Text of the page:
Well after three aborted trips I finally made it on to the river and, if the news is to be believed, only just in time because the Warragamba Dam is about to spill over for the first time in fourteen years and that means one thing, more flooding. It’s incredible to think that you journey to the other side of the world just to be faced with the same issues that define our late river fishing at home, floods that is, certainly on the Lower Severn.
In case you missed my last Diary, this feature is coming to you from Sydney in Australia. The fishing was great fun though, well worth the wait, and this is how it came about.
My daughter here has a business acquaintance whose best buddy just happens to be an expat who is really into his carp fishing and who was only too pleased to meet up with me when he knew I was here in Sydney, his name is Joe.
Joe has lived up in the Blue Mountains for the past fifteen years but when he lived in Norfolk he was well into the carp scene. These days he now has his own little piece of carp fishing heaven down under and for a few hours I was going to share it with him.
The journey out of Manly was a real pain, the taxi was late and the traffic around the Harbour Bridge reminiscent of bad days on the M25. I arrived at Central Station with barely minutes to spare before the train pulled in and I embarked on a ninety minute journey which took me well away from the city.
Joe was there waiting when I reached my destination at the end of the line and it did not take long before we reached the river which runs through a private estate where Joe is fortunate to be the only angler on a vast stretch of water.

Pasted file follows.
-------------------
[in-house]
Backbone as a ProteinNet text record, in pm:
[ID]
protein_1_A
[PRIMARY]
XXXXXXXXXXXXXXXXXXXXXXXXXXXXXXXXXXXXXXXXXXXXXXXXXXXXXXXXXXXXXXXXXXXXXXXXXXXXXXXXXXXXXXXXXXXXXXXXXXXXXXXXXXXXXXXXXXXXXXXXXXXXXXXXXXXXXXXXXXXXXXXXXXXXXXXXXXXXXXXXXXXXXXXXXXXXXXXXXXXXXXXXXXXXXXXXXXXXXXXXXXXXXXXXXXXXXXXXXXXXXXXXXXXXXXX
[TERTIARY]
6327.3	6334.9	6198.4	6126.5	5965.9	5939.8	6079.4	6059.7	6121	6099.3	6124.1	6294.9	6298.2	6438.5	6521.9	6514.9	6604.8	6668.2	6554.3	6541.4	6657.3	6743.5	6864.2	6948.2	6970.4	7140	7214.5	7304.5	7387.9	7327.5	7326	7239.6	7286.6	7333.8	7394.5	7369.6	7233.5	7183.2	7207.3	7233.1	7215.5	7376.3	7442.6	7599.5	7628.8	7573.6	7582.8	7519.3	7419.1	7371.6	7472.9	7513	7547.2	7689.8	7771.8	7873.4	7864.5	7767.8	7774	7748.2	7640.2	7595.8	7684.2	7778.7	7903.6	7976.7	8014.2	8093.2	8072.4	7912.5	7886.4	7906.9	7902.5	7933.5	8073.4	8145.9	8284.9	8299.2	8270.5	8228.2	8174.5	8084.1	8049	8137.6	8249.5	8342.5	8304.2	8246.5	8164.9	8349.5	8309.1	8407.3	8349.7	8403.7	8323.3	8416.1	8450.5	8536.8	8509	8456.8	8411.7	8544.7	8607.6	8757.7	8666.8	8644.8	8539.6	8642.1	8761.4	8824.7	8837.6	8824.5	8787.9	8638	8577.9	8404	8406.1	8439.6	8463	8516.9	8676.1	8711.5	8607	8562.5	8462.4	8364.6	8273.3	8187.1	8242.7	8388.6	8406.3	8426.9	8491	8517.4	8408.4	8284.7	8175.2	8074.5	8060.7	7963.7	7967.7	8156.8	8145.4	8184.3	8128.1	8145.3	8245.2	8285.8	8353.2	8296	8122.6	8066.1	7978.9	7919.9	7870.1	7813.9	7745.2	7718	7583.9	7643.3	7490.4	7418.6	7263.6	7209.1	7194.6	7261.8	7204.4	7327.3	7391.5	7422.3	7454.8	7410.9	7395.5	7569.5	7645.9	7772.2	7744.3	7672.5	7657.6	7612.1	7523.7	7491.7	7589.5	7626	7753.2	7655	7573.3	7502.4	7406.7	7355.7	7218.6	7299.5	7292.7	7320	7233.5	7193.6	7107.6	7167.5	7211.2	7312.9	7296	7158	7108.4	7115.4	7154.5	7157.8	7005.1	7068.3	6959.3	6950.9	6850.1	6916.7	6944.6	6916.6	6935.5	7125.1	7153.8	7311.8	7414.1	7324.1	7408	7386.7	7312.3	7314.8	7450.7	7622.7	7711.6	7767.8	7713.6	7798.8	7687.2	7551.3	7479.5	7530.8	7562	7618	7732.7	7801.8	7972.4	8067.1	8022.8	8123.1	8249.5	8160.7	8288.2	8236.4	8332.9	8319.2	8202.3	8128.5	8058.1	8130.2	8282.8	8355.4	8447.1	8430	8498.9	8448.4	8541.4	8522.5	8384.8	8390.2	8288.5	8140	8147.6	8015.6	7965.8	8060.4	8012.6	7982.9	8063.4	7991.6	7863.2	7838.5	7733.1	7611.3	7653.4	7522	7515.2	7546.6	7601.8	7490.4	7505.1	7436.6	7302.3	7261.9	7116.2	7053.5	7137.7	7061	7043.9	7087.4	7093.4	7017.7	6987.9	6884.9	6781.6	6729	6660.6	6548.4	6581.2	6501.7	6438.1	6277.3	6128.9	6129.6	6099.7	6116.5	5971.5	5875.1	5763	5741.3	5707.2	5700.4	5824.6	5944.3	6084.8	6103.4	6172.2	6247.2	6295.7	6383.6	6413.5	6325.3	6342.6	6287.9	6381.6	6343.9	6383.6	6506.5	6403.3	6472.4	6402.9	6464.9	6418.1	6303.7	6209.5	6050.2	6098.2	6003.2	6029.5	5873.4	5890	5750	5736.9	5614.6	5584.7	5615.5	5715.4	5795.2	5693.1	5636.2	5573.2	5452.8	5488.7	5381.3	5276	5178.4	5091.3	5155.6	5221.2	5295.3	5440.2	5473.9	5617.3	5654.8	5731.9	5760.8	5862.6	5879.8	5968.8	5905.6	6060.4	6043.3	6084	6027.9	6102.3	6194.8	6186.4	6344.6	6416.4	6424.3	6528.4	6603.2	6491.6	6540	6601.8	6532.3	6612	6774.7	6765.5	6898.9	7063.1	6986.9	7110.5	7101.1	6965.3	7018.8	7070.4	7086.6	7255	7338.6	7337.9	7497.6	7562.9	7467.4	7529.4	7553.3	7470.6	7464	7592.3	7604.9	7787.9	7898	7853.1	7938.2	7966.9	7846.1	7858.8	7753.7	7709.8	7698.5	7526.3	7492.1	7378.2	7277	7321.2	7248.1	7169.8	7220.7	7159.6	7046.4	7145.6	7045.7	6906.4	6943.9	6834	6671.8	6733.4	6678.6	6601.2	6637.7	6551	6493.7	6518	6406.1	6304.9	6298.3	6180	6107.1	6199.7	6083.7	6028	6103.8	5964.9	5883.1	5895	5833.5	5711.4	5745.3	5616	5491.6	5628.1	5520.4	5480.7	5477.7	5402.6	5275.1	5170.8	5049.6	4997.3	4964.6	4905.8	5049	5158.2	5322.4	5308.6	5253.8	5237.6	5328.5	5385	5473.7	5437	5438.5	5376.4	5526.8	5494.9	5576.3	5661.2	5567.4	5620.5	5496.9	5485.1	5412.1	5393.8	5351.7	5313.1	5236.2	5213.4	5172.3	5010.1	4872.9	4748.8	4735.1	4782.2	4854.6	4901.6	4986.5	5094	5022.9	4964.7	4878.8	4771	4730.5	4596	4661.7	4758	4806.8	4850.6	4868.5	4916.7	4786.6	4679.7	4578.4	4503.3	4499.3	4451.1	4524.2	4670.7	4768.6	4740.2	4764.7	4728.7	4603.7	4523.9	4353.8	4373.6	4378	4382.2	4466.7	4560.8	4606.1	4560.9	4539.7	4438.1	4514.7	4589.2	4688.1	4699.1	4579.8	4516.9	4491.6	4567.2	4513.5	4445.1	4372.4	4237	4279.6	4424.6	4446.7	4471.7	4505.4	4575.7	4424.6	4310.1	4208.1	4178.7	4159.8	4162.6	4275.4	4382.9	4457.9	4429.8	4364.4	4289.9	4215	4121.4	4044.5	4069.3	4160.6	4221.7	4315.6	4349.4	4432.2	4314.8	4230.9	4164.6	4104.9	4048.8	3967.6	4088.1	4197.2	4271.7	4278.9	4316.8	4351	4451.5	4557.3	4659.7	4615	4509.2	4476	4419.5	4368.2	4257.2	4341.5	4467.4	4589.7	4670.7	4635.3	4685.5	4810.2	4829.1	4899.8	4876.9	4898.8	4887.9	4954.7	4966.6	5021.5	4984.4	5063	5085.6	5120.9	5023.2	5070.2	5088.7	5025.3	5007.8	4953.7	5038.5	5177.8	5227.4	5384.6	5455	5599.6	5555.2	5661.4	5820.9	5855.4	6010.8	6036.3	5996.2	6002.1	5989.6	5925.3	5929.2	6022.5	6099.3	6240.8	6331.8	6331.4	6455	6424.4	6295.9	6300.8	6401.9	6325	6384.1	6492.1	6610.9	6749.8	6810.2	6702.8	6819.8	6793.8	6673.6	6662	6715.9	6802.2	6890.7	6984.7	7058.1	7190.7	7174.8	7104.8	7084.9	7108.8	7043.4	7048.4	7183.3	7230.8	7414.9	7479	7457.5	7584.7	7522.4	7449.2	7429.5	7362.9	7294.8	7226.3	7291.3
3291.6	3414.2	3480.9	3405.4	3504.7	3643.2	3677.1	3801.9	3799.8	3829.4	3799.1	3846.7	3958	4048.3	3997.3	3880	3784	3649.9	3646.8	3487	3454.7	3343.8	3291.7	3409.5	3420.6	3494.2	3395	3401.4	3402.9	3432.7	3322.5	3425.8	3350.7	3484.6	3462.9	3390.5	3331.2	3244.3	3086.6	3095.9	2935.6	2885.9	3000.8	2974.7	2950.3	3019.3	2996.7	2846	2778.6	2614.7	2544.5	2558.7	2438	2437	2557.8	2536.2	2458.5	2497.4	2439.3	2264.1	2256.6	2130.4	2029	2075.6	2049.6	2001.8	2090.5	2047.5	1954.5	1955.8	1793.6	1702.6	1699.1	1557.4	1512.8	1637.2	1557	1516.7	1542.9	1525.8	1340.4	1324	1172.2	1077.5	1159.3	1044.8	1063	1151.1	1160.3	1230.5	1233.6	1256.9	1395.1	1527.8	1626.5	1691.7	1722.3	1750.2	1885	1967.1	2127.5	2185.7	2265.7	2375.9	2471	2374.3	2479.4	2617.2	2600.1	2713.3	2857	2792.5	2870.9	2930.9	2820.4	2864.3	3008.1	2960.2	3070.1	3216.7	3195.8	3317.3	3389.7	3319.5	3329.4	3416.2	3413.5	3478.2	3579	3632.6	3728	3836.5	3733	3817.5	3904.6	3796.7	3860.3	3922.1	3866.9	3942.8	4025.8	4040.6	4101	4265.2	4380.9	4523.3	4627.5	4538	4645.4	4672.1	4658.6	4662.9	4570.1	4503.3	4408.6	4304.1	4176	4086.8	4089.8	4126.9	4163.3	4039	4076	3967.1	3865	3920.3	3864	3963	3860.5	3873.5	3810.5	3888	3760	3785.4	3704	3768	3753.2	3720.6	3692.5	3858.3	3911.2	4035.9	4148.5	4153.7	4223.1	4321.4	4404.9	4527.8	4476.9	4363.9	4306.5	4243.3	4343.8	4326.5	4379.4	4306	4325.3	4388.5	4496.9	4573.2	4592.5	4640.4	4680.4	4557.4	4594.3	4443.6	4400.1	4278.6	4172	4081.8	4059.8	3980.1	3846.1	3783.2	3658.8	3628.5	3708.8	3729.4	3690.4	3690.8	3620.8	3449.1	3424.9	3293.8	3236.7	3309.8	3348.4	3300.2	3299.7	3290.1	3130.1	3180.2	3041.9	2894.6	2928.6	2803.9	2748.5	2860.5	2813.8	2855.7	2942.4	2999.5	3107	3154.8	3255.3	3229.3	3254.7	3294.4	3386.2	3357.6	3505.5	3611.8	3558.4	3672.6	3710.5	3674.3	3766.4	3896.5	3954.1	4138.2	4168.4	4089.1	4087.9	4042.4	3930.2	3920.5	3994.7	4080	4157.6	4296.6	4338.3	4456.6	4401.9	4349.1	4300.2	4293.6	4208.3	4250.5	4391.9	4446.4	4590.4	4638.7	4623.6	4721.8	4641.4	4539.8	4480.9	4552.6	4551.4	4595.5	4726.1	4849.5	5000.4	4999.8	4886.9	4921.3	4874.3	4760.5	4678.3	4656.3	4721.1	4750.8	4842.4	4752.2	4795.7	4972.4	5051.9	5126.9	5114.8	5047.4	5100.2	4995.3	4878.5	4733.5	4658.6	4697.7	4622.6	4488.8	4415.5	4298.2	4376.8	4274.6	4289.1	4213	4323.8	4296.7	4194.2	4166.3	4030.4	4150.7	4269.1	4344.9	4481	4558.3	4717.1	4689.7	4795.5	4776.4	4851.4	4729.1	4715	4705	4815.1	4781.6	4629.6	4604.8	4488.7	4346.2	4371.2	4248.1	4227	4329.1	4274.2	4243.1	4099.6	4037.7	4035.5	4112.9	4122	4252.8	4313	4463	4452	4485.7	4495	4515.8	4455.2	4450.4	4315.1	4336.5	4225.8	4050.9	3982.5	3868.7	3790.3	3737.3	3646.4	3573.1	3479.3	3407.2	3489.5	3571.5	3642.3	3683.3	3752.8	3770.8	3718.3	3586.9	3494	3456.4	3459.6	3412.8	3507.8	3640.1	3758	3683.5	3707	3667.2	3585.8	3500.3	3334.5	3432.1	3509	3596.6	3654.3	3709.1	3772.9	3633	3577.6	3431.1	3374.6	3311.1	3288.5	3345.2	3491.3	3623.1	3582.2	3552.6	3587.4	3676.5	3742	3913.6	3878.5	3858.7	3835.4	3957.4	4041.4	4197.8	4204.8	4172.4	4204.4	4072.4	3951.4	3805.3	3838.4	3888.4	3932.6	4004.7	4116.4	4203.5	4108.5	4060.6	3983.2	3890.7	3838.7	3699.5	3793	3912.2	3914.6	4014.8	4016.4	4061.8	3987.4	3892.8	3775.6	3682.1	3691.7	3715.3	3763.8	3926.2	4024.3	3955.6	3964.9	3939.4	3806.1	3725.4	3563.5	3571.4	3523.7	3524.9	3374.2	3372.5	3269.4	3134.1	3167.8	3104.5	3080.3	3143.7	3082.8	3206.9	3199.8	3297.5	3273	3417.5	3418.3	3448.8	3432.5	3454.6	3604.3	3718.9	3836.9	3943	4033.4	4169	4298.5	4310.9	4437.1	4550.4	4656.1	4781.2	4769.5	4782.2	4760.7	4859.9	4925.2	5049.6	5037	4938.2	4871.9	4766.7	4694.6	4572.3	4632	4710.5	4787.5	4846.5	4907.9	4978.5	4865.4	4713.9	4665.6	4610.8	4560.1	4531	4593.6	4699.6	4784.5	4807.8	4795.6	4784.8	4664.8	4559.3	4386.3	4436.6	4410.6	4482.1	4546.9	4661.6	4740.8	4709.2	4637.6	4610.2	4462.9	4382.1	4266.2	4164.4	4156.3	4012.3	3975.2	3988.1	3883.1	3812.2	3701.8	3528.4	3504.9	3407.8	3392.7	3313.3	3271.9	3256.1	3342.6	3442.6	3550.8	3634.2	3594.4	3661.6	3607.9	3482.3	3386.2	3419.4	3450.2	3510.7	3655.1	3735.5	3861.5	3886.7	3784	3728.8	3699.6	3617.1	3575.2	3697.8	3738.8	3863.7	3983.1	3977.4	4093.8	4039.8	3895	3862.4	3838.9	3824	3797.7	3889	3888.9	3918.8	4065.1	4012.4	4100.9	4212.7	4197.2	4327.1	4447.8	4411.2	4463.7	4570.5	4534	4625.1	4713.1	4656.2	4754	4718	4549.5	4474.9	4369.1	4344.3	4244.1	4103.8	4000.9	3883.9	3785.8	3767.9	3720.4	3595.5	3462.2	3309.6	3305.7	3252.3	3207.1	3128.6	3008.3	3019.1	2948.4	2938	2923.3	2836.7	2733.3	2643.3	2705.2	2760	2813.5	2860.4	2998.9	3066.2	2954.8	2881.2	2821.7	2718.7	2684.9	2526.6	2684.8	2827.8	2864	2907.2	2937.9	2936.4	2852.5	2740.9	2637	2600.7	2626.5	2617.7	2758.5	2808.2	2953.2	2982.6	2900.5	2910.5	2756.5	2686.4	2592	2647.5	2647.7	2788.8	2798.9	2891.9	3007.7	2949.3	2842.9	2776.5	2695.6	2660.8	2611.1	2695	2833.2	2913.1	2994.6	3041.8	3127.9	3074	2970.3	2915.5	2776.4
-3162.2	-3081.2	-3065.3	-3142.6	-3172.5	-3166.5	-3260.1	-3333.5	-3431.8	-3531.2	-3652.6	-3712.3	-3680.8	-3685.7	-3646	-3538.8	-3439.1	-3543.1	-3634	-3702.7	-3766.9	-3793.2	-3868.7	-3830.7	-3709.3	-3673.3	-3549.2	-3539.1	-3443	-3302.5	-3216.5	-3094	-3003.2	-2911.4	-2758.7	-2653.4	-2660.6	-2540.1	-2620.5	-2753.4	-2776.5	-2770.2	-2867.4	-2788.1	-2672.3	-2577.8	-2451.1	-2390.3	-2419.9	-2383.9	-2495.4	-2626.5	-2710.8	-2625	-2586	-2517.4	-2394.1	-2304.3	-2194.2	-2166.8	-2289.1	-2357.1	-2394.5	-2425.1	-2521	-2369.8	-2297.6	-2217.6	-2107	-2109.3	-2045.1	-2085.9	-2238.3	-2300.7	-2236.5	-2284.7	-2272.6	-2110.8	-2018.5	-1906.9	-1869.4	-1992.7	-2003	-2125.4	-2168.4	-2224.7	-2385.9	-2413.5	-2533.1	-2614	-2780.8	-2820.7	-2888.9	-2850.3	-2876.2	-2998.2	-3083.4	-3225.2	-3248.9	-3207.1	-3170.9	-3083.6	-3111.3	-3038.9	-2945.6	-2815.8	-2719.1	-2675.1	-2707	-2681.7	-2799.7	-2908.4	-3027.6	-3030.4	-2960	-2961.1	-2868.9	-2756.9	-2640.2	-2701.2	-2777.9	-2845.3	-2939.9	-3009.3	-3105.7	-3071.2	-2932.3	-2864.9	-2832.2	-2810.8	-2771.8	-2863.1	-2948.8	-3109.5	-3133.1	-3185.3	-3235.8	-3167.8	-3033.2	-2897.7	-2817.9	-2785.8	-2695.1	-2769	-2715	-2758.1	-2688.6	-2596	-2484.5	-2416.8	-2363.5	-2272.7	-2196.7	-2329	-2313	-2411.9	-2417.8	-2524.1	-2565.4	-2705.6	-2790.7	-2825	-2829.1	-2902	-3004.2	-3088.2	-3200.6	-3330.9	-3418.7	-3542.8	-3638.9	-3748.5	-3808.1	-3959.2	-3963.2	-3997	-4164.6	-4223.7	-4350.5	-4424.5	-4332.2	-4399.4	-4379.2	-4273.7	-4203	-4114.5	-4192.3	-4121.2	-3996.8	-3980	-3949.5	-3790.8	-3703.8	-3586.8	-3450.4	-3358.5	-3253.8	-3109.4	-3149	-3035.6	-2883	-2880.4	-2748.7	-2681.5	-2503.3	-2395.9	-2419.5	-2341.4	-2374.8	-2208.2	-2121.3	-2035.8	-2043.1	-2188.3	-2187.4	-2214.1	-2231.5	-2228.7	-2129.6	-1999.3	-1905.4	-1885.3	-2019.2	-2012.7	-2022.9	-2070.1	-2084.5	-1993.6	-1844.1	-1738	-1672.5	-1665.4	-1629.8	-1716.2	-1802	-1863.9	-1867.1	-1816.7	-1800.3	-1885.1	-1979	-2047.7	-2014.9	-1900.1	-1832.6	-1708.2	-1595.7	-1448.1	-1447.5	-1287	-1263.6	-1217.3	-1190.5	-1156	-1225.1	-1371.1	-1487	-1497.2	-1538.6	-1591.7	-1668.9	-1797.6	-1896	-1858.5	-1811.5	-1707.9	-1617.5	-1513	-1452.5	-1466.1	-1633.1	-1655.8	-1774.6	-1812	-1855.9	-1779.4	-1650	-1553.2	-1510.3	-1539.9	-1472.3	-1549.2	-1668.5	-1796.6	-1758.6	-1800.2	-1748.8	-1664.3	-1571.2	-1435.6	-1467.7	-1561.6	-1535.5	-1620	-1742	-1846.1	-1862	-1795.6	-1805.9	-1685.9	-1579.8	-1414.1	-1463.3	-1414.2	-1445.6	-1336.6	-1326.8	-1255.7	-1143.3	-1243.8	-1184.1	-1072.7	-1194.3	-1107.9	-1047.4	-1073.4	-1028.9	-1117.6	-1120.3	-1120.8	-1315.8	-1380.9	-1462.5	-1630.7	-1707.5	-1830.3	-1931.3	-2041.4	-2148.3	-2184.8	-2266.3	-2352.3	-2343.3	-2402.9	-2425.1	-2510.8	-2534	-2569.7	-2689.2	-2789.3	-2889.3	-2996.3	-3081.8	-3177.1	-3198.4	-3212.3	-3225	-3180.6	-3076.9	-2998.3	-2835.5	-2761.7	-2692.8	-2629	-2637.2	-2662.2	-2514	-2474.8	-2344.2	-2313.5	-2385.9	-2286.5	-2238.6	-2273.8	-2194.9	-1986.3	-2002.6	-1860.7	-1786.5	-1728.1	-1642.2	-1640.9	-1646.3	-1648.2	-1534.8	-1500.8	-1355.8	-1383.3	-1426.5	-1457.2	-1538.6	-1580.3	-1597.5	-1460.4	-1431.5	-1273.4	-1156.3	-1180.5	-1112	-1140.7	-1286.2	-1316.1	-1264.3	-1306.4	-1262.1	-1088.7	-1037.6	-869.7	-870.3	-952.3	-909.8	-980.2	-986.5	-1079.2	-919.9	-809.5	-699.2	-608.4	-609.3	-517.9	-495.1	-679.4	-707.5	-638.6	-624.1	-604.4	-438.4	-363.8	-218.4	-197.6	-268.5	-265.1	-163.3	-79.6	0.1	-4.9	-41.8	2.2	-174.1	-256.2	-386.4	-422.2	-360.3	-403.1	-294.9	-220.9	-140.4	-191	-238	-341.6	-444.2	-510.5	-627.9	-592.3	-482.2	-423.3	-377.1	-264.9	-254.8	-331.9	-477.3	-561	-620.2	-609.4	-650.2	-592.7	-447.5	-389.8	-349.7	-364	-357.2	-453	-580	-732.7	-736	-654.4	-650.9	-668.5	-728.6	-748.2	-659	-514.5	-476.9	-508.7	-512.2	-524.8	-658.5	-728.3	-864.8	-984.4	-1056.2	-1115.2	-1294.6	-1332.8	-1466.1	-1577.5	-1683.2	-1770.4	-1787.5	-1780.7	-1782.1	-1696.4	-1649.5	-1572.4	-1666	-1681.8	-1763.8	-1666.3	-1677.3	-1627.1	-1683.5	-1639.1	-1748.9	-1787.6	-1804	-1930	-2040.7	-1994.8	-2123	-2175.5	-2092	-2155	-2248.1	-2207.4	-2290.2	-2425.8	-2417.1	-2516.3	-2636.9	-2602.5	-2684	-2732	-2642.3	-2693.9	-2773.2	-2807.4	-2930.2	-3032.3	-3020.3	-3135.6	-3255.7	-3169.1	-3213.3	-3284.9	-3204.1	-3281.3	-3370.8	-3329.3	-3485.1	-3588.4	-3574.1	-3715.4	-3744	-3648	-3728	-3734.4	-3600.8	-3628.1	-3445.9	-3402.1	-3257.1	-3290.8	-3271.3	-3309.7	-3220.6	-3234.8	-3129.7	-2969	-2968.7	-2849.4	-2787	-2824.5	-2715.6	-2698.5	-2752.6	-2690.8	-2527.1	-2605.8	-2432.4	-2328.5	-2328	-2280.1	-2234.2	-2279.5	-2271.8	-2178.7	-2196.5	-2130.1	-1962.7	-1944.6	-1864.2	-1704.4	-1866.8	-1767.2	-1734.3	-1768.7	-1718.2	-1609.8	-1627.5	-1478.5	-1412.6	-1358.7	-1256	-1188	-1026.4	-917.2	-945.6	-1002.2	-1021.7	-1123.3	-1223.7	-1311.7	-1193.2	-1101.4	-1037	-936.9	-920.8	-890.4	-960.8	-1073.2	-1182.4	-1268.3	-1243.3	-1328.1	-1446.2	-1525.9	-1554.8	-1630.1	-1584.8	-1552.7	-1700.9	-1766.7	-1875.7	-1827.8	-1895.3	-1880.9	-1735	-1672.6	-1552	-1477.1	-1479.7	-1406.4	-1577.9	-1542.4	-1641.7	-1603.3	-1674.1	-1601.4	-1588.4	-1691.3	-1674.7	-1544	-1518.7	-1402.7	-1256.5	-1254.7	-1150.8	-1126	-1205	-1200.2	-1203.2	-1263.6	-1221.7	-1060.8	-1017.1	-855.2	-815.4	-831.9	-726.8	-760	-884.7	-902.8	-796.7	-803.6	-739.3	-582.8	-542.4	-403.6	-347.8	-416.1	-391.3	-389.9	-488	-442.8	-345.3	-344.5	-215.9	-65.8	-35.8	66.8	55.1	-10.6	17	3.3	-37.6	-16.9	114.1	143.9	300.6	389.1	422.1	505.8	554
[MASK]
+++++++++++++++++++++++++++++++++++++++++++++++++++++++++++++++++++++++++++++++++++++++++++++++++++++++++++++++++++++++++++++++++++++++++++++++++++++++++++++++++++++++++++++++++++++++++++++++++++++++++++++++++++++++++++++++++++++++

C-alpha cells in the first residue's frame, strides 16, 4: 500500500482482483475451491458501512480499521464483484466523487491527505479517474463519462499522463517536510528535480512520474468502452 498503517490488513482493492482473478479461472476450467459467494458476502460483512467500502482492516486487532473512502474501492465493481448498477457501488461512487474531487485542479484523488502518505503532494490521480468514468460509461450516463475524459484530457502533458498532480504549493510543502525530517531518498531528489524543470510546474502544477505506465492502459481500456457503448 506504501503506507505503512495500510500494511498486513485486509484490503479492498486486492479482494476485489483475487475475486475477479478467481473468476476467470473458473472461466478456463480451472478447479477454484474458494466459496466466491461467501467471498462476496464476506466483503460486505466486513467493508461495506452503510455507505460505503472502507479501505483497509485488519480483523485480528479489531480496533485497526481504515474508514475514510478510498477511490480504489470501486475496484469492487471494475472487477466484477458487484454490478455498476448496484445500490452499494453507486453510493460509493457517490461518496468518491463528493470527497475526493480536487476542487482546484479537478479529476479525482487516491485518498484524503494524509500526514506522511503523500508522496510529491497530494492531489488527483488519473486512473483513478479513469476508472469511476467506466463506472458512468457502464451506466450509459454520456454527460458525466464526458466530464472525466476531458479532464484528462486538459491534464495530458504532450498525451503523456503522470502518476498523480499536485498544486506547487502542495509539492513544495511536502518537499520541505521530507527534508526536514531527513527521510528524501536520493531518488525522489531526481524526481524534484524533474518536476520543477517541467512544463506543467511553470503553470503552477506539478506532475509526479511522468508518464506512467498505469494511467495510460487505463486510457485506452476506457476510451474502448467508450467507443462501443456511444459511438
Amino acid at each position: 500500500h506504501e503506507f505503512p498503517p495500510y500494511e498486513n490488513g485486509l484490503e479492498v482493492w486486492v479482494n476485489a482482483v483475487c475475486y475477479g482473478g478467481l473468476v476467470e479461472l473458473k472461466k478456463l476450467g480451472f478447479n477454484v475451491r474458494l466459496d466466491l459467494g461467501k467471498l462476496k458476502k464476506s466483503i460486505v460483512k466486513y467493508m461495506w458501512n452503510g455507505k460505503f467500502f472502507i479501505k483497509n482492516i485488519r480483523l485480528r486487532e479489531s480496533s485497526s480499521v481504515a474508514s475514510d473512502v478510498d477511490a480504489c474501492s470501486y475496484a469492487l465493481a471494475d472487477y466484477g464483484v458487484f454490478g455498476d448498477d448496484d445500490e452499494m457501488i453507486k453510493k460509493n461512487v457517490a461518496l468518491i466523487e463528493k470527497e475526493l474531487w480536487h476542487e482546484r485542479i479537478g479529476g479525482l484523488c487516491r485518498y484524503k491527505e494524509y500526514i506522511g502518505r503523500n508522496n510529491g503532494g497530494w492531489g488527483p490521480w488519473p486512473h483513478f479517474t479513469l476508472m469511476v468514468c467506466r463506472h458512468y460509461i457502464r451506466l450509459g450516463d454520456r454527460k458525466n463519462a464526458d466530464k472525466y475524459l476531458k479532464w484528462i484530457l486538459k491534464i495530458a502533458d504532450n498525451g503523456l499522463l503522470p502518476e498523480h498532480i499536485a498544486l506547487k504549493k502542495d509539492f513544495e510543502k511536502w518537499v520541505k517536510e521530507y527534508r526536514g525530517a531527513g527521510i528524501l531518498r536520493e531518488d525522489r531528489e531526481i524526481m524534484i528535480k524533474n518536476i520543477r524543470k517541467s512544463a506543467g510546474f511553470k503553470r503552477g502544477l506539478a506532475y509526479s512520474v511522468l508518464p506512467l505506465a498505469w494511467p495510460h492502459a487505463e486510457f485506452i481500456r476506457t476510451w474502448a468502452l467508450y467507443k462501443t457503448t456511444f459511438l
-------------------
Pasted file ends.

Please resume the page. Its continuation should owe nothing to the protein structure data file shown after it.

My first impression was that it was home from home, albeit on a much larger scale, but what really caught my eye was the number of fish rolling right in front of Joe’s swim, there were lots! And it really is HIS swim, he has carefully constructed steps which lead down to a flat area where the rods are set up and there’s the first shock: carp fishing with just the one rod! As Joe explained why bother with two or three when there is more than enough action to satisfy with one, and anyway how many fish do we really need to catch?
Seven hours later and I could only agree.
The reason why there appeared to be so many fish in the area was because the estate owner’s son had been introducing Joe’s prepared feed for the past couple of days, once again a replication of my own tactics when seriously barbel fishing on the Lower Severn.
The fermented maize stunk to high heaven and the aroma filled the air as Joe used his scoop to deposit another bucket load into the target area.The tackle set up was simplicity itself, having been arrived at by some trial and error and also observation, when the water runs clear, of the carp’s reaction to terminal setups – and don’t forget these are pretty much virgin carp.
Joe’s 3lb test curve rod – which I thought might be over gunned but wasn’t – was teamed with a big Daiwa reel loaded with 12lb fluorocarbon. At the business end an Albright Knot connected a very short – no more than 40mm – length of braid to the hook which was baited with two grains of maize on a hair, no lead at all, we were freelining.
Joe proceeded to sharpen the hook, this attention to detail was all part of the fun for him, and I have to say that after looking through the eyeglass I was amazed at the before and after result. The bolt effect in this setup is effectively created by the sharpness of the hook and we were good to go.